Genetics of Histone-Like Protein H-NS/H1 and Regulation of Virulence Determinants in Enterobacteria
Isolates of E. coli associated with intestinal or with extraintestinal disease are often characterized by their ability to express different properties thought to contribute to bacterial virulence. Examples of such properties are the synthesis of various types of adhesins, production of different kinds of cytotoxins (e.g. enterotoxins and hemolysins), ability to invade host tissue cells, and expression of certain capsule- and O-antigens. Changes in growth conditions may profoundly affect how different virulence-associated properties are expressed. The type of growth substrate, osmolarity, and growth temperature are examples of environmental factors found to influence the phenotypic expression of some of the virulence associated properties monitored under laboratory conditions. We have studied the expression of E. coli adhesins typically produced by many isolates from urinary tract infections in man. The P-specific adhesins are fimbrial adhesins, also referred to as pili, and they mediate binding to α-D-Gal-(1–4)-β-D-Gal-containing glycolipid structures. Genetic studies of the pap gene cluster have revealed functions of several of the gene products required for biogenesis of this type of adhesin (see Tennent et al., 1990 for a recent review).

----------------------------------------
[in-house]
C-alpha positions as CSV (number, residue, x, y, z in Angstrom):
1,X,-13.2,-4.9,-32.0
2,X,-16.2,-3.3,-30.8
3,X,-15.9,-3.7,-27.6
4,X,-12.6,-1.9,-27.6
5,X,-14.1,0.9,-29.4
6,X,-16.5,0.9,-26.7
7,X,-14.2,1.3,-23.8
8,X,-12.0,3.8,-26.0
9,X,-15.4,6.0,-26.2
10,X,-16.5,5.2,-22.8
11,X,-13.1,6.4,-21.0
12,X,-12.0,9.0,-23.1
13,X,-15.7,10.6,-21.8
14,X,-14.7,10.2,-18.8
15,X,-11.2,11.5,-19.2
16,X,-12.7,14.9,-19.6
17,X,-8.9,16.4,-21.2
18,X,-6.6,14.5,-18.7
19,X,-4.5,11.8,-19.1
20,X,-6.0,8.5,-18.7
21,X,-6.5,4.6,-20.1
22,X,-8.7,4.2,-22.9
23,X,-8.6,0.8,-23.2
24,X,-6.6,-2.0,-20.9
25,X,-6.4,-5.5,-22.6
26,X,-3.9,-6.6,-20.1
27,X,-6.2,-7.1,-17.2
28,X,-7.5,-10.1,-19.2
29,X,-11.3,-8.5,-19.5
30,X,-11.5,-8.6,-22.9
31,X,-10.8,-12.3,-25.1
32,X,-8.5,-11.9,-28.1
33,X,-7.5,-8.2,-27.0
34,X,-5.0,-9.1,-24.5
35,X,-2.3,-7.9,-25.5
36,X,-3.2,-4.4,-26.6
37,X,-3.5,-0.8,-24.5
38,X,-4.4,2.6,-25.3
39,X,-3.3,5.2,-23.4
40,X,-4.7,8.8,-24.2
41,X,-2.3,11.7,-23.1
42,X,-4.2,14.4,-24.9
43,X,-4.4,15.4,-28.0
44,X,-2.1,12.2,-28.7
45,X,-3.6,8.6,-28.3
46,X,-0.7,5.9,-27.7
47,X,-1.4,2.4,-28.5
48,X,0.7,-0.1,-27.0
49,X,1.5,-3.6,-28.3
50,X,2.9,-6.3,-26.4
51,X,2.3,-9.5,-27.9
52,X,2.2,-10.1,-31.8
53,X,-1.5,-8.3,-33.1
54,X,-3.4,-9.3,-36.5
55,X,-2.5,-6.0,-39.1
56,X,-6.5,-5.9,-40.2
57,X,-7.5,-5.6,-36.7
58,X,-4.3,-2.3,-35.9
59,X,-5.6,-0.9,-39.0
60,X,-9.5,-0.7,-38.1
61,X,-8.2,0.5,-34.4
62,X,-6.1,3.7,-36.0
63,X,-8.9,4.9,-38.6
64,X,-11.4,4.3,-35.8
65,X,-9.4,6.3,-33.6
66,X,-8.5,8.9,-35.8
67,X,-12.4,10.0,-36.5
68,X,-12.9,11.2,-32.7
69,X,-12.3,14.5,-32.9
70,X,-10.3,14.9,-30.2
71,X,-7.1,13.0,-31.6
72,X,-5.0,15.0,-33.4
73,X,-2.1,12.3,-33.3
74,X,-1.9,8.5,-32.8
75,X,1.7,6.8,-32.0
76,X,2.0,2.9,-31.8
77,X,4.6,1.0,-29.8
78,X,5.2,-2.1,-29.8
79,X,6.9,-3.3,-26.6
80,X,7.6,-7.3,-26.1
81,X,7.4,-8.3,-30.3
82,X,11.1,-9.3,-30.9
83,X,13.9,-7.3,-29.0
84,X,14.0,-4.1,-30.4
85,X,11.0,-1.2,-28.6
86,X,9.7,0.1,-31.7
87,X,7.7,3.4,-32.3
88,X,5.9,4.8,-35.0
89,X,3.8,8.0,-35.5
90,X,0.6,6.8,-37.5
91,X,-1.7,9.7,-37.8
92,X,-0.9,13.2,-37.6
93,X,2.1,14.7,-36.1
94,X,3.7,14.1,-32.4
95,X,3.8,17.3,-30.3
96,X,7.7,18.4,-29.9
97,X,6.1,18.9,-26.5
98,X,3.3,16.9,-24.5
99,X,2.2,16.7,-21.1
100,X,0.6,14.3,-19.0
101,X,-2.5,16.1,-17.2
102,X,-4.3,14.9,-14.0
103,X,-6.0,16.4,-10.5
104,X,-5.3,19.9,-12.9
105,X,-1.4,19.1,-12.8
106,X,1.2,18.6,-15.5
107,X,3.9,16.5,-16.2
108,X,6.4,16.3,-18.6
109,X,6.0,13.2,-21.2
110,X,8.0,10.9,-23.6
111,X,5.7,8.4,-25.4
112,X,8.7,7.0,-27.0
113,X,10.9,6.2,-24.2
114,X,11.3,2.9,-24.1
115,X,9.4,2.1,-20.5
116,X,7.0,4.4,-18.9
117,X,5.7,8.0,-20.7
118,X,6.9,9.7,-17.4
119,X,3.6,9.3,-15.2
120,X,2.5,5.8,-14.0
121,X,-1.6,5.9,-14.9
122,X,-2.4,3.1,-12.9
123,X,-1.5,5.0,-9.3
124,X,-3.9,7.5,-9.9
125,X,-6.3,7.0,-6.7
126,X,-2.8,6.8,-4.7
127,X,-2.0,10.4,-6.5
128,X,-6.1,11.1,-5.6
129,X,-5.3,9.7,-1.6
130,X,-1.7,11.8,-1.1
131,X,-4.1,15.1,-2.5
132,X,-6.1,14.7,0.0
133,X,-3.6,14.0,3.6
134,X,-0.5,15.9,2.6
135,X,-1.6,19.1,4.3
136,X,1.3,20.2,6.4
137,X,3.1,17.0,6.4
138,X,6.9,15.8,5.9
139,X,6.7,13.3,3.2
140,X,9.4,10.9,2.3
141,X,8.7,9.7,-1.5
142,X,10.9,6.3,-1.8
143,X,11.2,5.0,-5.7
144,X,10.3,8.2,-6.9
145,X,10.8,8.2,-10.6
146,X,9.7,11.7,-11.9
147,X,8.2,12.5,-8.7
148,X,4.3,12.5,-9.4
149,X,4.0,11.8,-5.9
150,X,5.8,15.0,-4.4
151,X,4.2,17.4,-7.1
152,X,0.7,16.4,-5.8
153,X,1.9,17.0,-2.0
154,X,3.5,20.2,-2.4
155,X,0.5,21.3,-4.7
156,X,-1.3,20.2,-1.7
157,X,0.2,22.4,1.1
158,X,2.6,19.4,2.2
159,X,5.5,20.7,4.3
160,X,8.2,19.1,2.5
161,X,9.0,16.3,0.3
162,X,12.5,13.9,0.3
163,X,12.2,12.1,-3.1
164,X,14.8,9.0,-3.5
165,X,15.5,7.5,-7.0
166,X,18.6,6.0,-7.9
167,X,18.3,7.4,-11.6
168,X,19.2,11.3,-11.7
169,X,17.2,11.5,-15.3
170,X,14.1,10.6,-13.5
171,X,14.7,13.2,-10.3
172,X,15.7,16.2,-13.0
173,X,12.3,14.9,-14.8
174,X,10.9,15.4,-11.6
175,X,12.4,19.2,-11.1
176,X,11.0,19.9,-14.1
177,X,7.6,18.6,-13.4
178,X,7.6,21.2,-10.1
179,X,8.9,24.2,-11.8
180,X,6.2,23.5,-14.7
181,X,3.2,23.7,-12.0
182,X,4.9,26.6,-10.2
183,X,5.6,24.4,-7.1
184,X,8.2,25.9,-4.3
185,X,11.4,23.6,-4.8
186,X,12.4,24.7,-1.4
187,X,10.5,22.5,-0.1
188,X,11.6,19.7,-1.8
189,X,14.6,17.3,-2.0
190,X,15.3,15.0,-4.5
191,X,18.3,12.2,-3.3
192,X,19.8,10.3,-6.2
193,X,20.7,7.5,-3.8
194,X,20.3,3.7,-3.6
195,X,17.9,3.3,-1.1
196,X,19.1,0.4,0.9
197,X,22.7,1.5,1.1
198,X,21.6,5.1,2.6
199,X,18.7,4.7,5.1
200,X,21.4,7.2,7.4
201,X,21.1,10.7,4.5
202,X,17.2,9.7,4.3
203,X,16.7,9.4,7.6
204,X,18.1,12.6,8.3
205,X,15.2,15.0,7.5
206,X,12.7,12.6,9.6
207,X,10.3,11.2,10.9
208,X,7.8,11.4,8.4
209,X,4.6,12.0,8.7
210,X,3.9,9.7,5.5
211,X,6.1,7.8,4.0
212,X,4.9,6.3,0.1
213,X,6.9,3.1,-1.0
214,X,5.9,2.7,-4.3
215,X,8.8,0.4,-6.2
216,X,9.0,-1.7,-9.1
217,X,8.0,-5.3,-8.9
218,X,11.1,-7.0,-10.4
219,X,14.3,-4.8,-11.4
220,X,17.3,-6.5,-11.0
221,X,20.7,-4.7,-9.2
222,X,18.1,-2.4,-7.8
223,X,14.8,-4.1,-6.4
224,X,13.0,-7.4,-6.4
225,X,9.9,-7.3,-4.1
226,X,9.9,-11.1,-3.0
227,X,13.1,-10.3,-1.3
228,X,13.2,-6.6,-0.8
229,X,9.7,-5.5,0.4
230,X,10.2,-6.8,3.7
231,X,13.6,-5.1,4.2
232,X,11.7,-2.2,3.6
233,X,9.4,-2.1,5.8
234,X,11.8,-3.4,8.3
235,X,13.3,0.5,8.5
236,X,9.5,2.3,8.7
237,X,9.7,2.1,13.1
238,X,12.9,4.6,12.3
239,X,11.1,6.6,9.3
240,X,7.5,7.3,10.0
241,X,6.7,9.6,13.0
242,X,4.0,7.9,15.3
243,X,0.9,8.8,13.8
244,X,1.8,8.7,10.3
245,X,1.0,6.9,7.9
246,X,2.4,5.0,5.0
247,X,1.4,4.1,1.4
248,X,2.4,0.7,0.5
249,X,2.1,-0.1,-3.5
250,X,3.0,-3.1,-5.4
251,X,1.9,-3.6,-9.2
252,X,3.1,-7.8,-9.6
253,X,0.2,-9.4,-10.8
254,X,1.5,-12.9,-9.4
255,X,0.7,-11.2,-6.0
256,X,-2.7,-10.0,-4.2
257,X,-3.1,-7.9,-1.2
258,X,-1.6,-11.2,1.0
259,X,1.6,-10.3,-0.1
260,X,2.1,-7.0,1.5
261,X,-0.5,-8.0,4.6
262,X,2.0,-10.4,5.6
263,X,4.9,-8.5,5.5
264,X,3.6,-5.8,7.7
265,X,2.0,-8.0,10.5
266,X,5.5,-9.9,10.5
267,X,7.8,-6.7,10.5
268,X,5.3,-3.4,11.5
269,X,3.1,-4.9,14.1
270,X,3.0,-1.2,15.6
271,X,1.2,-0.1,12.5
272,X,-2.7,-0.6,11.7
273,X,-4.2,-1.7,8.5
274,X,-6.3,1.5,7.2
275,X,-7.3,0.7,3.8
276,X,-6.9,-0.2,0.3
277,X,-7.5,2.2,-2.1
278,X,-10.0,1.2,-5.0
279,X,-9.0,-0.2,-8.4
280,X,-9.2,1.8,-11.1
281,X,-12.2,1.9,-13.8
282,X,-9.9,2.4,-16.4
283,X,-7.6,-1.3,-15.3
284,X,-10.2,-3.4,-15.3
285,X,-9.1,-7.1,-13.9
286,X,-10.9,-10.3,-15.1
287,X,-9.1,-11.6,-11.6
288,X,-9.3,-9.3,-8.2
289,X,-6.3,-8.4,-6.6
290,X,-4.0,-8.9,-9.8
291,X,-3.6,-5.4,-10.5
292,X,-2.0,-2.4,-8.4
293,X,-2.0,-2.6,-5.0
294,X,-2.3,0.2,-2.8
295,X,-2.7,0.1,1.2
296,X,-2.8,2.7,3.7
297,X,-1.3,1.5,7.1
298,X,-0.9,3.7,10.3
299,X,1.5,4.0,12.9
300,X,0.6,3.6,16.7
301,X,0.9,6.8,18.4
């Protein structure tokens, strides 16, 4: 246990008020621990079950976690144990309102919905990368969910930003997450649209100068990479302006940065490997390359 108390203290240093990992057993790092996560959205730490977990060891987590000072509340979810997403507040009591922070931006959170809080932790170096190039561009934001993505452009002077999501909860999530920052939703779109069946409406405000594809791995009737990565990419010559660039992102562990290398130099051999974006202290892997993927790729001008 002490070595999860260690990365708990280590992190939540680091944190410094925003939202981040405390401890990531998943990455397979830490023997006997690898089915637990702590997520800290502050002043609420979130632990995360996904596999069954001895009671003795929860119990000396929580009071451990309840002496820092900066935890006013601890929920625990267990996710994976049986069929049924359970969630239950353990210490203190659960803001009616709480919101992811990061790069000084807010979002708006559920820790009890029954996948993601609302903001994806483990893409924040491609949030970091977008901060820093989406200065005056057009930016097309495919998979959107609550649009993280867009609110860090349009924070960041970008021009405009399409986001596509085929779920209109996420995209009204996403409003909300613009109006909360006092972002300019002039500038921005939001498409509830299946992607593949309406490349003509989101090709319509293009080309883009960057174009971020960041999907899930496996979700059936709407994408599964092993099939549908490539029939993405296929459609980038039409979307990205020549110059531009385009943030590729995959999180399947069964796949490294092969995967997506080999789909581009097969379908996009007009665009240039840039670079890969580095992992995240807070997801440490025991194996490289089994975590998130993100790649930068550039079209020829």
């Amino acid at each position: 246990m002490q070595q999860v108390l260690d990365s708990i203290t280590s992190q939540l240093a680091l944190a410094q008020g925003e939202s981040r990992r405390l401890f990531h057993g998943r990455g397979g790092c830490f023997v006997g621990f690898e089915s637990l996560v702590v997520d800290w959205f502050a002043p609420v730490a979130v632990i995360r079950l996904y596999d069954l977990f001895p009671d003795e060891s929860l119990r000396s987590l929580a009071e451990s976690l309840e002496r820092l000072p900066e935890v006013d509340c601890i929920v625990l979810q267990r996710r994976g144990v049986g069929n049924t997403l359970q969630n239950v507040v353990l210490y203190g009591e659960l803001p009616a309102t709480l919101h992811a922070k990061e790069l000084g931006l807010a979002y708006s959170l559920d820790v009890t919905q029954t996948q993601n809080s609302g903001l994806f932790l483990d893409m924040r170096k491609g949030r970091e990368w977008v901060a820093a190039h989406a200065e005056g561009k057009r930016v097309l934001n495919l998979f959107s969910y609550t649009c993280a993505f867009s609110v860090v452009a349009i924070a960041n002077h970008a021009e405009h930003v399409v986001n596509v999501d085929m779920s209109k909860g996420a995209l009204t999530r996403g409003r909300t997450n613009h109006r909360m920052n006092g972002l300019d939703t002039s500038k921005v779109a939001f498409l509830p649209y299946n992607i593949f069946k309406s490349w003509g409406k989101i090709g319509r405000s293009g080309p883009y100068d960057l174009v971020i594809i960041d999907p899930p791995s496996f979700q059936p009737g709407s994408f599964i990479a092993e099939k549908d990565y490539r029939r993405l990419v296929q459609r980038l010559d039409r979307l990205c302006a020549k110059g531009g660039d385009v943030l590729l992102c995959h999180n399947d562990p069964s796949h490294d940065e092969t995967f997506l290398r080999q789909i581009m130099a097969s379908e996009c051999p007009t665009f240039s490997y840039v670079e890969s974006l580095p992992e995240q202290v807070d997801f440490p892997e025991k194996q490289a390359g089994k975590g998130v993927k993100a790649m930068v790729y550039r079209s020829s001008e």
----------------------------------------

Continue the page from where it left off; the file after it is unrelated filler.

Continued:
KeywordsSerratia Marcescens Virulence Determinant lacZ Fusion Swedish Natural Science Research Council Extraintestinal Disease
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